Healing Traditions: Alternative Medicine and the Health Professions

By Bonnie Blair O’Connor | Go to book overview

Chapter 2
Critical Approaches to Literature
and Theories

To arrive at any sort of comprehensive understanding of vernacular health belief systems it is necessary to be able to connect them with a theoretical understanding of belief in general, as well as with an understanding of culture and the cultural frameworks with which all belief systems are interconnected. Belief and behavior are strongly culturally shaped, and definitions of health and illness are cultural products. The most productive approach to vernacular healing systems is necessarily an interdisciplinary effort, for belief and behavior are complex phenomena, and all explanations of complex phenomena are partial accounts. An interdisciplinary or multidisciplinary approach provides multiple reference points and enables differing conceptions to be balanced against and to illuminate each other, providing a more comprehensive view both of the subject and of the various approaches to it.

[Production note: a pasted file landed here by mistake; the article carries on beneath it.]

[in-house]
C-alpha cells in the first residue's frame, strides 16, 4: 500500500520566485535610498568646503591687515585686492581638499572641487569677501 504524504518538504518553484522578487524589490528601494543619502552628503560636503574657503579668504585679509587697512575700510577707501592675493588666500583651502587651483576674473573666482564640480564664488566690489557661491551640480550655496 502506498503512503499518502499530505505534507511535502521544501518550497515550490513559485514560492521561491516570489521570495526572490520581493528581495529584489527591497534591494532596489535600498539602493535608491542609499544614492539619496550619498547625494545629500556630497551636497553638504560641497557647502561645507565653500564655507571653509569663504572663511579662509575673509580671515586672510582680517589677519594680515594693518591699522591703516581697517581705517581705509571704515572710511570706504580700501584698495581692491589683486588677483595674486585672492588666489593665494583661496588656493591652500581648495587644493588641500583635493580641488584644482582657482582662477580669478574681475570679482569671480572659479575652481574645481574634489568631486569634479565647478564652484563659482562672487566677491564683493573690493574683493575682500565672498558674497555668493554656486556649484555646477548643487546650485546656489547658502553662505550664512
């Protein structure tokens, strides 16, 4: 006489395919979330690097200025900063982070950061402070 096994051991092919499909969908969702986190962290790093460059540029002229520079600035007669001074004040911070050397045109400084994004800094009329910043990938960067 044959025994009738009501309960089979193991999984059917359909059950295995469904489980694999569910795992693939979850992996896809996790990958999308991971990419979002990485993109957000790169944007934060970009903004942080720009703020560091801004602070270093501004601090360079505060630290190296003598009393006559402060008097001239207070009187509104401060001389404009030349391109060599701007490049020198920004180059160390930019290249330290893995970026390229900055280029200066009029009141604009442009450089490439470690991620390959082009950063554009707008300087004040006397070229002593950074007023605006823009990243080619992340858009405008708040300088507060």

Several disciplines have either addressed folk and popular health belief systems directly or have engaged in related studies that contribute much to our current capacity to grasp the subject in productive and comprehensive ways. Over time, the regnant social and academic theories and their related concerns and convictions have selectively focused disciplinary attention on particular subjects and objects of interest. These theories and concerns have shaped the scholarship in specific ways. Always at issue, more or less overtly, has been a set of academic beliefs about human nature; about the characteristics of societies or their subgroups; about the nature and production of knowledge and belief; about morals, values, and ethics; and about the relationship of the studier to the studied. In the past twenty years or so this subtext has become a subject of study in itself. This reflexive reorientation has produced a critical inquiry into past approaches, taking into account the cultural shaping of academic and professional knowledge, and articulating the relationships of authority between professional and popular or indigenous ways of knowing.

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